Phoenix Spirit Review: Some squirrels weren’t meant to fly.
Ask yourself: when an old forest becomes mysteriously riddled with disease, what is your first best option? If you said Flying Magic Squirrel, then you are on the same wavelength as the developers of Phoenix Spirit. This deeply quirky, sometimes outright confusing game put you in the role of the aforementioned Magic Flying Squirrel in a Castlevania inspired game of aerial exploration.
Phoenix Spirit is a game clearly influenced by the past, particularly original Nintendo-era titles. At the outset you are told that the great old forest you (presumably) inhabit has been afflicted by various dark diseases, and it’s up to you to set things right. Initially your sole ability is flight.
A curious dynamic is at work here. Your goggled squirrel will hover in-place without any input from the player. A small targeting dot hovers around the squirrel itself, indicating the direction in which you are tilting the iPhone. An on-screen button initiates a dive, which propels the squirrel straight down while picking up speed. It is through a combination of diving and tilting that you fly throughout the two-dimensional forest, holding the iPhone horizontally and tilting as you go. A brief moment for calibration is allowed at the beginning of the game, where the player can orient the phone in a comfortable position before beginning. (While the tilting works well and is sensitive enough to provide a real sense of control, it can also be very distracting when in places with bright lights, as the glare from the iPhone screen flashes in your eyes as you change the orientation constantly.)
The squirrel can also attach himself to walls and then launch himself away, which proves handy for tighter situations when enemies start to appear. The flying mechanic itself is somewhat interesting and has a certain rhythm to it, although it can quickly become tiresome when you need to move upwards in the map, while constantly needing to dive down in order to gather speed so you can fly up again. Two steps forward, one dive back.
As you traverse the game world -which expands greatly in both the vertical and horizontal planes in cells (Castlevania again), the squirrel begins to interact with other denizens of the forest, and collect new abilities. These include a simple disease-blasting power early on, which acts as a sort of homing missile against critters, and gusts of wind. Exploration is the key activity here as each power grants you access to more of the forest map by clearing away obstacles. The squirrel has a life bar in the upper-right corner which can be upgraded, but you only get one life, and it’s Game Over if you perish.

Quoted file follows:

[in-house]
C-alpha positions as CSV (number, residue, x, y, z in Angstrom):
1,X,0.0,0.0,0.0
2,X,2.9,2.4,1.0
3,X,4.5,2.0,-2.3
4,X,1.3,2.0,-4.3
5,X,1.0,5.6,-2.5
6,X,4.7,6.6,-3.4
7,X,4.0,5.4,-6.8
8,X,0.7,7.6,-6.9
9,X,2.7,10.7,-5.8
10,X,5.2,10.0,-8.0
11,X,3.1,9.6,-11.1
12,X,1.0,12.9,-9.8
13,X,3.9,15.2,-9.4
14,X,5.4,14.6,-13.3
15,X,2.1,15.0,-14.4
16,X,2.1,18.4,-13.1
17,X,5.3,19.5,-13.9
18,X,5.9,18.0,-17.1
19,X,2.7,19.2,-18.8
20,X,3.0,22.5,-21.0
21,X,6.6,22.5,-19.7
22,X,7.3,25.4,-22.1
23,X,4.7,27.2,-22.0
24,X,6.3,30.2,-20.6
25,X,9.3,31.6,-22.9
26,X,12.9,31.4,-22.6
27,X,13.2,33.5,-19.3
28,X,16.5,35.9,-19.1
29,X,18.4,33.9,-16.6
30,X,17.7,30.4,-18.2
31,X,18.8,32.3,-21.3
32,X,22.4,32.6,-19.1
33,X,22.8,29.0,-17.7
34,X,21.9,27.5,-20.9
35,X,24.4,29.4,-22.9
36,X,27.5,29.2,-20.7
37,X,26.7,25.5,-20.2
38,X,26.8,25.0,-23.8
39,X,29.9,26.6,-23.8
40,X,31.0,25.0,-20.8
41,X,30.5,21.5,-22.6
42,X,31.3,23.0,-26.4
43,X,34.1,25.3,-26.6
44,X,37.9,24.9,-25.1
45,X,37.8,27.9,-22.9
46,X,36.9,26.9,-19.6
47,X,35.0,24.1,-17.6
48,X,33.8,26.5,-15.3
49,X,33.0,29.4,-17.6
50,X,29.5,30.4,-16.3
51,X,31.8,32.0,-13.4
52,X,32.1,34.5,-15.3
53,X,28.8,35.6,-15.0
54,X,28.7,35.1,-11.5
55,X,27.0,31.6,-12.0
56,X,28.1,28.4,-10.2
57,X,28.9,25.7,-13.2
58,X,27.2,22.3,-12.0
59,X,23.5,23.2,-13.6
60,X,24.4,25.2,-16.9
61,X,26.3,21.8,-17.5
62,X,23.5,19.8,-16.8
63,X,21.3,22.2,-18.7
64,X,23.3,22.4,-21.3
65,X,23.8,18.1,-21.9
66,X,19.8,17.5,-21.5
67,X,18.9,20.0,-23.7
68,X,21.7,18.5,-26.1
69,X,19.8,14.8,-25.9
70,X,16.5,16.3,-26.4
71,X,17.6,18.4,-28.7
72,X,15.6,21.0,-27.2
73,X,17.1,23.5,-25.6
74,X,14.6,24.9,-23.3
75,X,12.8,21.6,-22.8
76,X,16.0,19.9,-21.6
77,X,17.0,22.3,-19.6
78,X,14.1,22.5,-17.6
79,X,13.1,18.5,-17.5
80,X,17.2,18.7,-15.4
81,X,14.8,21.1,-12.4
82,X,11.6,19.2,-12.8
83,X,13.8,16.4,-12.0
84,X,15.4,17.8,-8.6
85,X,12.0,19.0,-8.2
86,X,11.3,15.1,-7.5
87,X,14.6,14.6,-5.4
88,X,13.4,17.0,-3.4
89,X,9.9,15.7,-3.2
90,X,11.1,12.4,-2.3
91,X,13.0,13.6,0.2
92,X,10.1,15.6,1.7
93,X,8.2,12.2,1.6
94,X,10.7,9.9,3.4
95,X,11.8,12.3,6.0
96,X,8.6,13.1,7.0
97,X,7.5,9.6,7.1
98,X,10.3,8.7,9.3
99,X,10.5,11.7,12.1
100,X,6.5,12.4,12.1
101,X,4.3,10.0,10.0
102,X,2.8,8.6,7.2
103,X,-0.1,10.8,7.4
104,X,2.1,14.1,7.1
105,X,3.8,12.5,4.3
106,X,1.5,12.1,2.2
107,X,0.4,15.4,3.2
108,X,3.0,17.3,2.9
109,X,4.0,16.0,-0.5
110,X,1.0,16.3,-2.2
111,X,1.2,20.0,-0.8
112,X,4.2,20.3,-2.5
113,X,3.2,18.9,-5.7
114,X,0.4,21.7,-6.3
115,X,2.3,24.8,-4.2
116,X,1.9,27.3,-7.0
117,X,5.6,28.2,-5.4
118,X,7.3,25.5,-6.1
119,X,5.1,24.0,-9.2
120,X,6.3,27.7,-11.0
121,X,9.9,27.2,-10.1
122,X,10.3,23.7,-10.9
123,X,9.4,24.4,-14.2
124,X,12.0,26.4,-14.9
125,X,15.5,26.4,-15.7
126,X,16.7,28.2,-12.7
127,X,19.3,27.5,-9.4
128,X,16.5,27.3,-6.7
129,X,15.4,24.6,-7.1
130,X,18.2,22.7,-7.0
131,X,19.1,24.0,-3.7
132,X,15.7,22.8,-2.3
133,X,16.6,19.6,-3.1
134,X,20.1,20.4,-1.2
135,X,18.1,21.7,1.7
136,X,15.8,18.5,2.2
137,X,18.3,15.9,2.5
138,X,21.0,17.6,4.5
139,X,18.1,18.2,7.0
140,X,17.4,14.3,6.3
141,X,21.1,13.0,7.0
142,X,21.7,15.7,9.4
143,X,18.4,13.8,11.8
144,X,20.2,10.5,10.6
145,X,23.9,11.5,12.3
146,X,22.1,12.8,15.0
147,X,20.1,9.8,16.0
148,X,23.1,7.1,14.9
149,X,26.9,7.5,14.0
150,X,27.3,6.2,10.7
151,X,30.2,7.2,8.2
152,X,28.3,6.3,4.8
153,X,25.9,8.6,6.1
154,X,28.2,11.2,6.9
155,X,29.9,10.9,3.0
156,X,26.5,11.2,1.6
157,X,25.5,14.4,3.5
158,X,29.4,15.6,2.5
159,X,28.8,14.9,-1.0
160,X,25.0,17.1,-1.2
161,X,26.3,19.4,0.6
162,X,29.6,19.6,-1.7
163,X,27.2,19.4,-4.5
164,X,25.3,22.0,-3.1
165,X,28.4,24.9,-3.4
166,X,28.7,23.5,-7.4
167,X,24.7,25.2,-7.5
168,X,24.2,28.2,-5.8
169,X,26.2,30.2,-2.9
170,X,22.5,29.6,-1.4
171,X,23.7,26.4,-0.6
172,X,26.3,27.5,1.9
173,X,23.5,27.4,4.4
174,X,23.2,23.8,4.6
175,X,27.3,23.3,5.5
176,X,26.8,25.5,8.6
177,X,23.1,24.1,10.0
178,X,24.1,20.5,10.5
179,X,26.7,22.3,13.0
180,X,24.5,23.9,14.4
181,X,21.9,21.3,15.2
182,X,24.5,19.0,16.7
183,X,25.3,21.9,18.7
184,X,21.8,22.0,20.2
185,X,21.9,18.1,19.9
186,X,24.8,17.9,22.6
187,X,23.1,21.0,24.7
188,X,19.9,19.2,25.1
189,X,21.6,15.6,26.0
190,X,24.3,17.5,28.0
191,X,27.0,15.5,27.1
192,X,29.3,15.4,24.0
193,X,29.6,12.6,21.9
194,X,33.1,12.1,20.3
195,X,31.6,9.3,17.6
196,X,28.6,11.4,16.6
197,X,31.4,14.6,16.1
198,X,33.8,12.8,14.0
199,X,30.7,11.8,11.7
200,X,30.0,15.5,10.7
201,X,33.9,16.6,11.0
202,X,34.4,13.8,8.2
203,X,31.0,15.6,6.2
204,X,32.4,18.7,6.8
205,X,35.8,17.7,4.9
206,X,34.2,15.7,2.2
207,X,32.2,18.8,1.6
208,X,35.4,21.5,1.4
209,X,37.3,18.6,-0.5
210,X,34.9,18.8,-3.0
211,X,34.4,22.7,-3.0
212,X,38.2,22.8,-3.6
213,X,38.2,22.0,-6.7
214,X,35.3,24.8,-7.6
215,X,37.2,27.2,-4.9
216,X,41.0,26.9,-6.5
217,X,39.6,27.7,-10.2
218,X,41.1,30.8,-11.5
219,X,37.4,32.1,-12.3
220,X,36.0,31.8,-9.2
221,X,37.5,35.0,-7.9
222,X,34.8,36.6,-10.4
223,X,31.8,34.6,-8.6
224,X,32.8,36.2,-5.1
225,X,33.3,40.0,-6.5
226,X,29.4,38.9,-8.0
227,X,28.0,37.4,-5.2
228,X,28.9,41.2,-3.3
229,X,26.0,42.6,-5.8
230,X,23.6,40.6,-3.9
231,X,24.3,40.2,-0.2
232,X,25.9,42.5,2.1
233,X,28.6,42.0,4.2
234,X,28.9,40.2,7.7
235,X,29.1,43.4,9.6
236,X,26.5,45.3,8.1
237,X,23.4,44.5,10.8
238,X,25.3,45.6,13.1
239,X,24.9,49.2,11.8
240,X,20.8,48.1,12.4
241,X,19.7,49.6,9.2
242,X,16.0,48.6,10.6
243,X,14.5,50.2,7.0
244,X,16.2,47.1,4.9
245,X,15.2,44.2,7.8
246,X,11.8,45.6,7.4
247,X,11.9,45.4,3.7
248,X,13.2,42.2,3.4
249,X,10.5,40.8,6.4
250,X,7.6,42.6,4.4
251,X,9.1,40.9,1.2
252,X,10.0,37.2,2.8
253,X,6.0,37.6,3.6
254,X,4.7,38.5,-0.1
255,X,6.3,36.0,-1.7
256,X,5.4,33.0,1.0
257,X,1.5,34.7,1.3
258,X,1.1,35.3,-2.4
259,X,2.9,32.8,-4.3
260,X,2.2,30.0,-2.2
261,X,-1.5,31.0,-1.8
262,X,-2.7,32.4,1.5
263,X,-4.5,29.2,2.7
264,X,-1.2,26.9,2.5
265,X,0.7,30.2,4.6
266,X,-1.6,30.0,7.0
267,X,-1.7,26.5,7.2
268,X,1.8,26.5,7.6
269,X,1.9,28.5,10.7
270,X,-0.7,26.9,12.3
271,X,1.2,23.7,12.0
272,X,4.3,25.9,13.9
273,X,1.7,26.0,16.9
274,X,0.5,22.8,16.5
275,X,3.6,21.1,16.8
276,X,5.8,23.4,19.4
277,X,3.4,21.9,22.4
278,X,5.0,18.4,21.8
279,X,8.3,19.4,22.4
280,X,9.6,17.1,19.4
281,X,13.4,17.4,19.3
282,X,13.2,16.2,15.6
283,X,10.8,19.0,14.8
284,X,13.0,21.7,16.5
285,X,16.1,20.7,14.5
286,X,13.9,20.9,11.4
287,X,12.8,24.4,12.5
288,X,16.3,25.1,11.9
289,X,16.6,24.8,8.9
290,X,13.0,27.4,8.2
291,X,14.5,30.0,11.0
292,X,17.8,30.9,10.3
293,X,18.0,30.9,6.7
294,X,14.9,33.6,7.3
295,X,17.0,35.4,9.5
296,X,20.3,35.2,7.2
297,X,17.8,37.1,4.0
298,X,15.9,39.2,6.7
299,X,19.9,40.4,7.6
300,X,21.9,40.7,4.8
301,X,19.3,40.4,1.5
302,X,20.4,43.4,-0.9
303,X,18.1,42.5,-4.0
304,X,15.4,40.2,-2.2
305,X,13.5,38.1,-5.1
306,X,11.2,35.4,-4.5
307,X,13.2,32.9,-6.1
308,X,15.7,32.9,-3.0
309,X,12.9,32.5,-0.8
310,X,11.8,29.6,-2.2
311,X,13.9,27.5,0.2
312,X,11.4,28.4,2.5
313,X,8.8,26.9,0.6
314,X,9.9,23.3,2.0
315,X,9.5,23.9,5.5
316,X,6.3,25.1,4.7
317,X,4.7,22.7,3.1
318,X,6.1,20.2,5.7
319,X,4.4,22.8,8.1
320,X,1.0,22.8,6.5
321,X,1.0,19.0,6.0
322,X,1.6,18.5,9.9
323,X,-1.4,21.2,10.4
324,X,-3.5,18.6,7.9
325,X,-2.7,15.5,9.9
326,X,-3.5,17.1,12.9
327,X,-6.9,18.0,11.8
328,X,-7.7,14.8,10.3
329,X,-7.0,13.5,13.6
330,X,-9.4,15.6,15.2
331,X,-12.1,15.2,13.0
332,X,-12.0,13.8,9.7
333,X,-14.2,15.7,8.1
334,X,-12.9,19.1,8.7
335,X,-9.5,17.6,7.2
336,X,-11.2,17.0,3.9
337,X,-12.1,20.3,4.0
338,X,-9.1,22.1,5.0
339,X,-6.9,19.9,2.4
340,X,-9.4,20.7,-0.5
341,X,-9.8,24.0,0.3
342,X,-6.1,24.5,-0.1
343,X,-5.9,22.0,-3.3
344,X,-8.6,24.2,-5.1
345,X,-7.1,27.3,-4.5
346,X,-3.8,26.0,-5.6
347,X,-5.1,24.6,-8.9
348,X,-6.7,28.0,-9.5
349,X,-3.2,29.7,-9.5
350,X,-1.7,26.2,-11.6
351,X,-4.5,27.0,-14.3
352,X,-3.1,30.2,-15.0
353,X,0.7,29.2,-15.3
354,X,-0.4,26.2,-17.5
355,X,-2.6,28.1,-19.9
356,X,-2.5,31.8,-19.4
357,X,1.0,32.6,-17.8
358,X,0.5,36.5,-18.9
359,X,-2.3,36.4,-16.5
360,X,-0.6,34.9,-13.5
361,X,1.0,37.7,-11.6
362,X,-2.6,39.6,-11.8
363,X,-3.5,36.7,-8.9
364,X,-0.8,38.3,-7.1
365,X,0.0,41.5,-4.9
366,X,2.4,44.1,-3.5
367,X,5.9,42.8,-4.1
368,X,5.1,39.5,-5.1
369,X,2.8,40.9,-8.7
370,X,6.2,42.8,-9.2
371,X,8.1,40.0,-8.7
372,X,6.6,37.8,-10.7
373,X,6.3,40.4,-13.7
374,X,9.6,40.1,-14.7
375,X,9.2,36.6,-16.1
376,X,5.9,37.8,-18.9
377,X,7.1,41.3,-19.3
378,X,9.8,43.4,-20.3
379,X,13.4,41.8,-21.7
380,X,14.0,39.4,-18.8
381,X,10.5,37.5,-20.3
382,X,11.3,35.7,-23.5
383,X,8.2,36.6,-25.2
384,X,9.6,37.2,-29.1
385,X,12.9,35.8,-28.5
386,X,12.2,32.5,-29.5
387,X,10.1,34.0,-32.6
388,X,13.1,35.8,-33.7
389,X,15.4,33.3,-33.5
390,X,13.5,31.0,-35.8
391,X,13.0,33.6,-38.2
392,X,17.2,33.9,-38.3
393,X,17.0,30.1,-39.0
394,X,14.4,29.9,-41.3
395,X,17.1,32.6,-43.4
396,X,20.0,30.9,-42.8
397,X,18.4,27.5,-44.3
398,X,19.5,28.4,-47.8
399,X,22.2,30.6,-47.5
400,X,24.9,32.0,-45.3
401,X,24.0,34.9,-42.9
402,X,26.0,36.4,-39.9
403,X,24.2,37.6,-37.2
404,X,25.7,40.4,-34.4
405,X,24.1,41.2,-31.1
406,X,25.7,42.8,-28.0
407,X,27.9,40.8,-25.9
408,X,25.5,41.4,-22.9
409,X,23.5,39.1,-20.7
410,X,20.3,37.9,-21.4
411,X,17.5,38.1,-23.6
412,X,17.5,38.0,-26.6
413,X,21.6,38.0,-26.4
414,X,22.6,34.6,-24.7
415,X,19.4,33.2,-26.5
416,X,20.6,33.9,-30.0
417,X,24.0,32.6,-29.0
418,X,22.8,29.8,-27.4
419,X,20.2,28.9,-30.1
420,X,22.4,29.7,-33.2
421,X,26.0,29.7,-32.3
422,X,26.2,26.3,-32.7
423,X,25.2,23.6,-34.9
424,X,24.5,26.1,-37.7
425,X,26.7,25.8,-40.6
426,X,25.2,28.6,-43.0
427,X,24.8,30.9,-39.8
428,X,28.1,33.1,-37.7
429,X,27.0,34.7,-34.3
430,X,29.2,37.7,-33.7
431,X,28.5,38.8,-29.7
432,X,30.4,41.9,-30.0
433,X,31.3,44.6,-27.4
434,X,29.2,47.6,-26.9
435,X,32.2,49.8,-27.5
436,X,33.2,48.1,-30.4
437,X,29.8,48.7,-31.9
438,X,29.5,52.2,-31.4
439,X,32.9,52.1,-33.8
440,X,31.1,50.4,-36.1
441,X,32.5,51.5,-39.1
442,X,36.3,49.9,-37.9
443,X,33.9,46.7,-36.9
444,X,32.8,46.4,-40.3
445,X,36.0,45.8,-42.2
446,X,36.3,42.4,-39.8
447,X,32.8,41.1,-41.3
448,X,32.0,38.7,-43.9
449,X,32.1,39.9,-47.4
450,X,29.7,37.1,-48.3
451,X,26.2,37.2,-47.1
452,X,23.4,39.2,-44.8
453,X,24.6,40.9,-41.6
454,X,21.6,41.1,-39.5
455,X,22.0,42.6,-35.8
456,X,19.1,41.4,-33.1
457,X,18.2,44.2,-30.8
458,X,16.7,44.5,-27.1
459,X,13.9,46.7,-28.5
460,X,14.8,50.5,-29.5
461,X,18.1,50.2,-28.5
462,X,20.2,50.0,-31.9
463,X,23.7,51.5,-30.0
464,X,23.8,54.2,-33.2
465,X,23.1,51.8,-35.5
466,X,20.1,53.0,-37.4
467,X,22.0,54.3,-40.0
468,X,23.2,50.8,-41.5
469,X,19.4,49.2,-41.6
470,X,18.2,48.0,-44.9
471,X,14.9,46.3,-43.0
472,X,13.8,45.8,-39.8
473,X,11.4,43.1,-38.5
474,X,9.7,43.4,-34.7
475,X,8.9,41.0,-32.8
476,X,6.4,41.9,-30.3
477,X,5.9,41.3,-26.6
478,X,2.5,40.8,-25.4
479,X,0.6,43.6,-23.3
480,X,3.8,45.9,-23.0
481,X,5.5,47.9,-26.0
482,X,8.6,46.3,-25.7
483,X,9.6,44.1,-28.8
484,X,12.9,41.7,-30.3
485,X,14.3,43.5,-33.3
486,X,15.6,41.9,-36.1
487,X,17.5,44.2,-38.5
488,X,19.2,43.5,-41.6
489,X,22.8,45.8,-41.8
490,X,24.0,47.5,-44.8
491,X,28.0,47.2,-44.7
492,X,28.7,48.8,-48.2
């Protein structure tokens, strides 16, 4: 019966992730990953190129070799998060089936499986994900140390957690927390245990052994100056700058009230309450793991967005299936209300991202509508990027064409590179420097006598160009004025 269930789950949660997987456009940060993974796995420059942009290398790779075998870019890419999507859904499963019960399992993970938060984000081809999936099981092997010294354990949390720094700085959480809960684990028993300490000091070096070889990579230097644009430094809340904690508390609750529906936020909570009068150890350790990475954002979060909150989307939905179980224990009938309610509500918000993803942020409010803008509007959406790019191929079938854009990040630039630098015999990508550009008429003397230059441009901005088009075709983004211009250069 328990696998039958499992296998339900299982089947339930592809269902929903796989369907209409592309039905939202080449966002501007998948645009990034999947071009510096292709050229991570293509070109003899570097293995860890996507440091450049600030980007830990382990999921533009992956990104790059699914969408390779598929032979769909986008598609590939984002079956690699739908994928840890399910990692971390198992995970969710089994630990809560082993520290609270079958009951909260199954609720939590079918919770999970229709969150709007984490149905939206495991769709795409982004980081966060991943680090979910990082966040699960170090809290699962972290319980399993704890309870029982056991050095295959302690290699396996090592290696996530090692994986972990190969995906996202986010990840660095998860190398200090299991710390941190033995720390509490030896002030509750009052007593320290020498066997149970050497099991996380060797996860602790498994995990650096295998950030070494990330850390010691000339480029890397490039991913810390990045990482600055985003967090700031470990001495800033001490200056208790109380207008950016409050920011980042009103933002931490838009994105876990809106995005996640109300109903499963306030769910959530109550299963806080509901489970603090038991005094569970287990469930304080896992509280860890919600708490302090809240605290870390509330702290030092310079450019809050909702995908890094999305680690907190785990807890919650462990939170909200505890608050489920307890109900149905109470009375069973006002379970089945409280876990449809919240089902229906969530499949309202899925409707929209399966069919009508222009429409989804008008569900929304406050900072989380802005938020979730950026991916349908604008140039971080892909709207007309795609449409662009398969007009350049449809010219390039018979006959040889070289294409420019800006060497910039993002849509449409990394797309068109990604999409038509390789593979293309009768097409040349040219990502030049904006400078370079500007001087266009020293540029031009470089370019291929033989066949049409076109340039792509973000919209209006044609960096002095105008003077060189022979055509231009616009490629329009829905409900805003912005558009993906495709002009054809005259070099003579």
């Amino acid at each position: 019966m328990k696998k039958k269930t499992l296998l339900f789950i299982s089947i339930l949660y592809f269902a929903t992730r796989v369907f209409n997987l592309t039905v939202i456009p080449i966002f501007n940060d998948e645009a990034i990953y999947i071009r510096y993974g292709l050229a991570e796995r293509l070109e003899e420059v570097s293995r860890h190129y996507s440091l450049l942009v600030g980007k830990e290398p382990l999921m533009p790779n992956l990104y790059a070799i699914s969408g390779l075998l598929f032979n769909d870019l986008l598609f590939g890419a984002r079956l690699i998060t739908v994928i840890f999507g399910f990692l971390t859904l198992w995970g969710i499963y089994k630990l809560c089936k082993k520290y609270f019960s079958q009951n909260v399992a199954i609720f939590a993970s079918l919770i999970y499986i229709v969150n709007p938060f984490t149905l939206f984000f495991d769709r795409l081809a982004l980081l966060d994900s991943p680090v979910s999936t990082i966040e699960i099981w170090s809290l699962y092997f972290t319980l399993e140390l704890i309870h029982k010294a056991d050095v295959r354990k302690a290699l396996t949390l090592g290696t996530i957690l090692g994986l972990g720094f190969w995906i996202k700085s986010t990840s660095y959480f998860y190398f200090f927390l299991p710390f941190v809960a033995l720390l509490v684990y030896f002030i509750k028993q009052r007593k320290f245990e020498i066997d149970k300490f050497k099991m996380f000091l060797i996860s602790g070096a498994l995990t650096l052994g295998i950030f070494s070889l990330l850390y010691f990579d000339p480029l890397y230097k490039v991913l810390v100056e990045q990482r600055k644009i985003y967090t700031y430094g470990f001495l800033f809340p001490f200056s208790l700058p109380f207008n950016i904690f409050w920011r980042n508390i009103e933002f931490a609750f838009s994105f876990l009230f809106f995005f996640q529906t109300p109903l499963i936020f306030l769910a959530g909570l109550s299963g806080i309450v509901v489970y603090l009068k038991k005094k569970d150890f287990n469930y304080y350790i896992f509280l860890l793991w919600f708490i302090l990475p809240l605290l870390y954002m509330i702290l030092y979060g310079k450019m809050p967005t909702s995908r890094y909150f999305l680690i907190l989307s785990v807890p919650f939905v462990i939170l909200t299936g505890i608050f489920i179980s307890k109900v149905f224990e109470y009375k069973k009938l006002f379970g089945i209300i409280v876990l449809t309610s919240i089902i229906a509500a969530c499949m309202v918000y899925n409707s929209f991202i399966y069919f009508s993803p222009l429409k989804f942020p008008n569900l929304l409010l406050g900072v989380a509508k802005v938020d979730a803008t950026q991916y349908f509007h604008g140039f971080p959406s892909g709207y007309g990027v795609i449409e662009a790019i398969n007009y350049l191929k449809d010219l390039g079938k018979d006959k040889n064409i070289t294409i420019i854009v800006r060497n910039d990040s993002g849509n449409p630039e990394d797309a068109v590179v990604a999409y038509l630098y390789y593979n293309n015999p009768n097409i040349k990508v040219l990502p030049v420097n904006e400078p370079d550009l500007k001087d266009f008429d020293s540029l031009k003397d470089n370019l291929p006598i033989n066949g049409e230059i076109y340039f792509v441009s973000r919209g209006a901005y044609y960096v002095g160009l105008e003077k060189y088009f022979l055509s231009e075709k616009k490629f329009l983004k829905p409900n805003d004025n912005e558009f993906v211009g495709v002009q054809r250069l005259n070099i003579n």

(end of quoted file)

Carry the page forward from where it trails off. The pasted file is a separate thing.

The presentation aspect of Phoenix Spirit is a mixed bag. Overall the game feels like a somewhat shoddy cross-platform port, although after researching the title itself I couldn’t find anything that it might have been ported from. Many of the graphical elements appear to have been badly scaled for the iPhone screen. Enemies and other sprites have a distinctly limited colour palette, in what appears to be an attempt at 8-bit Nintendo style graphics. This effort is a little too clunky. Speech is rendered in the time-honored Japanese RPG style: box with typed text that you click (tap) through. The background forest is essentially one screen of repeating purple plant-stuff that scrolls endlessly, and doesn’t appear to change much. The enemies themselves are dumb and confusing; for some reason there are giant flying fish that have a problem with your squirrel, as well as some evil “diseased” plants that you can cleanse with your germ-blaster. Rather than coming off as a quirky, oddball style, the whole thing feels badly rushed and uneven. Elements in places like the on-screen map are tiny and poorly laid out. The sound effects and music are certainly better than the graphics, adding a slightly ethereal, laid-back vibe to the whole affair.
Very little explanation is given after your initial “forest is sick” briefing as to what you are actually supposed to accomplish. It’s left to the player to roam out on their own and discover what they can in the forest. Also in this sense, it is too slavish to old Nintendo games. Certain aspects of video games in general, such as player guidance, have improved over the years – but Phoenix Spirit will have none of that. It’s very easy to imagine a lot of players giving up in frustration, due to lack of directional cues or a compelling reason to continue. There are three save game “slots” (another Nintendo throwback) which does provide some flexibility for those sharing an iPhone or iPod Touch with other players.
As a budget-priced game for younger kids, it’s not terrible – in fact Phoenix Spirit could be a pretty good time-waster, at least for a few hours. For teens or adults, you’ll want to give it a pass and look for more substantial fare.